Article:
The California Angels drew a pretty good crowd for Opening Night at Anaheim Stadium. More than 51,000 showed up, though the Angels had the worst record in the American League last year.
It was the kind of turnout that might make you wonder if the fans really were all that put off by baseball's bitter labor dispute. That is, until you take into account that the highest-priced ticket went for $1 and was good for an entry in a post-game drawing for a new car. The last time a good seat went that cheaply, they could have raffled off a brand-new Model T.
The Angels decided to take a financial hit to avoid the embarrassment of playing to an empty ballpark. They found out last week how their fans felt about the baseball strike, when 3,064 showed up for a pair of exhibition games against the San Diego Padres at the Big A -- a stadium that holds nearly 70,000 for baseball. They are bracing for another tiny crowd when the club returns home to play the Oakland Athletics tomorrow night.
The backlash has begun.
In Pittsburgh, the beleaguered Pirates drew just 34,841 for their season opener -- 15,000 below capacity -- and sold just 7,047 tickets for their second game at Three Rivers Stadium. In San Diego, the Padres drew 41,961 for the opener, but attendance dropped to 7,468 the next day. There are exceptions -- most notably in Boston and at the new ballparks in Denver, Cleveland and Arlington, Texas -- but first-week attendance is off at almost every other major-league venue.
Overall, attendance during the first week of the season has been down only 4 percent from last April, but the drop-off would be larger if not for heavy discounting by some teams. Last April, teams sold 9,290,363 tickets for 317 games, an average of 29,307 (the season average was 31,611). For the 66 games during the first week of this season, teams sold 1,863,463 tickets, an average of 28,234.
Those numbers are music to the ears of Ed Bunker, whose Baltimore-based Fan Out America is promoting a limited boycott of major-league parks. He isn't taking credit for the drop in attendance nationwide, but he can take comfort in the fact that fans are making themselves conspicuous by their absence.
"I was very happy to see that," said Bunker, "but I can't say I'm surprised. This is significant. For months, people were calling me the last angry fan, but I think there are a lot of people out there who feel the way I do. We don't want to hurt the game. We love baseball. We just want to see the players and owners have some sense of respect for the local economies and the fans."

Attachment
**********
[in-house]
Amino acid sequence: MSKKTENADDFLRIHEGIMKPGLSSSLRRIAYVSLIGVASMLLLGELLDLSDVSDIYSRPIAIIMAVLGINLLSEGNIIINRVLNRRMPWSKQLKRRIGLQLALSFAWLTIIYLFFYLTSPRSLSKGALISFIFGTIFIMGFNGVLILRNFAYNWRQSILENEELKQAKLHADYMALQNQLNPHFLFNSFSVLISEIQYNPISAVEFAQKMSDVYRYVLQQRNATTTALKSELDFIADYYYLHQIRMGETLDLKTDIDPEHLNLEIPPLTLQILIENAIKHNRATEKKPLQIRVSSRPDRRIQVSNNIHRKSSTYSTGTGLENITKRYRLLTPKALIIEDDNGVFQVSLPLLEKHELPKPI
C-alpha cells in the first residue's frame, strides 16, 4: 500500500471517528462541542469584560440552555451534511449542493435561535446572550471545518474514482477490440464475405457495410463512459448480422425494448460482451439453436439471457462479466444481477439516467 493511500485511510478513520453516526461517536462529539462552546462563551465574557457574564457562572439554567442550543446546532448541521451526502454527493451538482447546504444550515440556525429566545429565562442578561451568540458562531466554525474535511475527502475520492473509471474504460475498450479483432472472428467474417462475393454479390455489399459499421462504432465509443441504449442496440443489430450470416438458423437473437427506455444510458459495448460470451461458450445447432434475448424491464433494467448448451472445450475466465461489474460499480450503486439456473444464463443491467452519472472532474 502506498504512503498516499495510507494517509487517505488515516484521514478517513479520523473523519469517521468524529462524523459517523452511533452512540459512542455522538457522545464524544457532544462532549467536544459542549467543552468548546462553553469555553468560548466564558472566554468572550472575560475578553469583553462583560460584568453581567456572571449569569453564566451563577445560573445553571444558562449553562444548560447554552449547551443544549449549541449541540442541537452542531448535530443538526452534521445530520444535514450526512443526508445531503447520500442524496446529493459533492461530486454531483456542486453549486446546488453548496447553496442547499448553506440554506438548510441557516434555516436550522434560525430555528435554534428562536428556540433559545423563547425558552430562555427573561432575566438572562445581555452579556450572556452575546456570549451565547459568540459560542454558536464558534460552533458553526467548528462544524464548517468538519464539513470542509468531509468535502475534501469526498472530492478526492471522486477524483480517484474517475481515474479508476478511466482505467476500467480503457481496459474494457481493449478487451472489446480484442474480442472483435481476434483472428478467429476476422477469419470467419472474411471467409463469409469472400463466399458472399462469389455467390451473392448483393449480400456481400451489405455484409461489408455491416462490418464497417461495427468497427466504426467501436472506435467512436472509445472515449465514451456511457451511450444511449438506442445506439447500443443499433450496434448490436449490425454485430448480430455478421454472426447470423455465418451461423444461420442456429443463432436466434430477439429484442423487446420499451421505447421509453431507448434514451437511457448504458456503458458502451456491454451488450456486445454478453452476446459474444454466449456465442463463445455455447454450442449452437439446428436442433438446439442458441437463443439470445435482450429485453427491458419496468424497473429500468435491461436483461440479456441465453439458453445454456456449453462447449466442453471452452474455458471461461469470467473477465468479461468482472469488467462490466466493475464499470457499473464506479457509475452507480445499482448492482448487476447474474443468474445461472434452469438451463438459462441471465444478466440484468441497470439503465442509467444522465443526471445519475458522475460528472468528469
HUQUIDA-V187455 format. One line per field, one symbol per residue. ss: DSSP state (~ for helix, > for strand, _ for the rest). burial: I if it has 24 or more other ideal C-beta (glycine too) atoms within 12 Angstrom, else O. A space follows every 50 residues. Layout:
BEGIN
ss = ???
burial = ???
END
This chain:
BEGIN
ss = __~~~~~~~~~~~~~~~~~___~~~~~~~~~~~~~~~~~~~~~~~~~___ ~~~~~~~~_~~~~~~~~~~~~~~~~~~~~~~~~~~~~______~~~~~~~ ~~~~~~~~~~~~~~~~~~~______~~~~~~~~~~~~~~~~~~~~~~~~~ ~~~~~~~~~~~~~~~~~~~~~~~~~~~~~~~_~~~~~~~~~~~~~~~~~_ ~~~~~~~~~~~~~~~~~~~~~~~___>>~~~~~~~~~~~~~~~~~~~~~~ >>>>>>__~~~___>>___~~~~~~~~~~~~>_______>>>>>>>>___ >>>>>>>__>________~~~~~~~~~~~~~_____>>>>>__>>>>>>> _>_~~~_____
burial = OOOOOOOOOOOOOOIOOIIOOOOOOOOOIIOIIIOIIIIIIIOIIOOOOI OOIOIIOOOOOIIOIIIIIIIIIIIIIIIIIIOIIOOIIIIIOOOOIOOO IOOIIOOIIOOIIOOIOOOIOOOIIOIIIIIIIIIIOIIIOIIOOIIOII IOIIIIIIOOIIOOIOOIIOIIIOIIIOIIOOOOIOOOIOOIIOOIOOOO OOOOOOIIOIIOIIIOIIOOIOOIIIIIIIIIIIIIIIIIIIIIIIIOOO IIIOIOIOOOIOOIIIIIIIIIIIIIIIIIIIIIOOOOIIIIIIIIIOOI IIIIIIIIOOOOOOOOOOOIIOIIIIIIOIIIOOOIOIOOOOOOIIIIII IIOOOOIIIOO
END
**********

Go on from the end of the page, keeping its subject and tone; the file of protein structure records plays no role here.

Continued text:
Major League Baseball is spending millions on an advertising campaign to lure fans back. The game's bland marketing hook, "Welcome to the Show," doesn't exactly reflect the urgent need for both owners and players to reconnect with an alienated public, but there is no question that both sides recognize that they have done great damage to the image of the sport.
Now, the payback. The game already has lost nearly $900 million in revenues to the work stoppage, with the owners realizing no tangible economic gain from their hard-line collective bargaining strategy. The players lost more than $350 million in salaries because of the strike, and are seeing salaries recede because of the economic damage suffered by ownership. That's before factoring in any long-term impact on attendance.
Interim commissioner and Milwaukee Brewers owner Bud Selig has felt the immediate impact on the attendance of his club -- one of the small-market teams that could be most damaged by a further decline in revenues -- but said he isn't sure yet what to make of it.
"It's much too early to judge exactly where we are," Selig said. "We haven't had enough time to sell tickets, and there is a residue of bitterness over the strike -- there's no question about that. There is a lot of work to be done."
The Orioles will come out of it without suffering serious financial harm. Today's home opener is expected to be a sellout. There are about 15,000 tickets remaining for each of the next two home games -- significantly more than usual -- but the overall attendance picture is very good. The club already has sold 2.8 million of the approximately 3.3 million tickets available for the 1995 season.
"We know we have a unique situation here," said Orioles vice chairman Joe Foss. "It's a one-team town, and the fans have appreciated the stance that Peter Angelos took to protect the game from the fraud of replacement baseball. We also field a very competitive team and have one of the premier stadiums in the country as well as the good fortune of Cal's streak going for us. But we know we can't take that for granted. We may have sold 2.8 million tickets, but we're still aggressively trying to promote the team."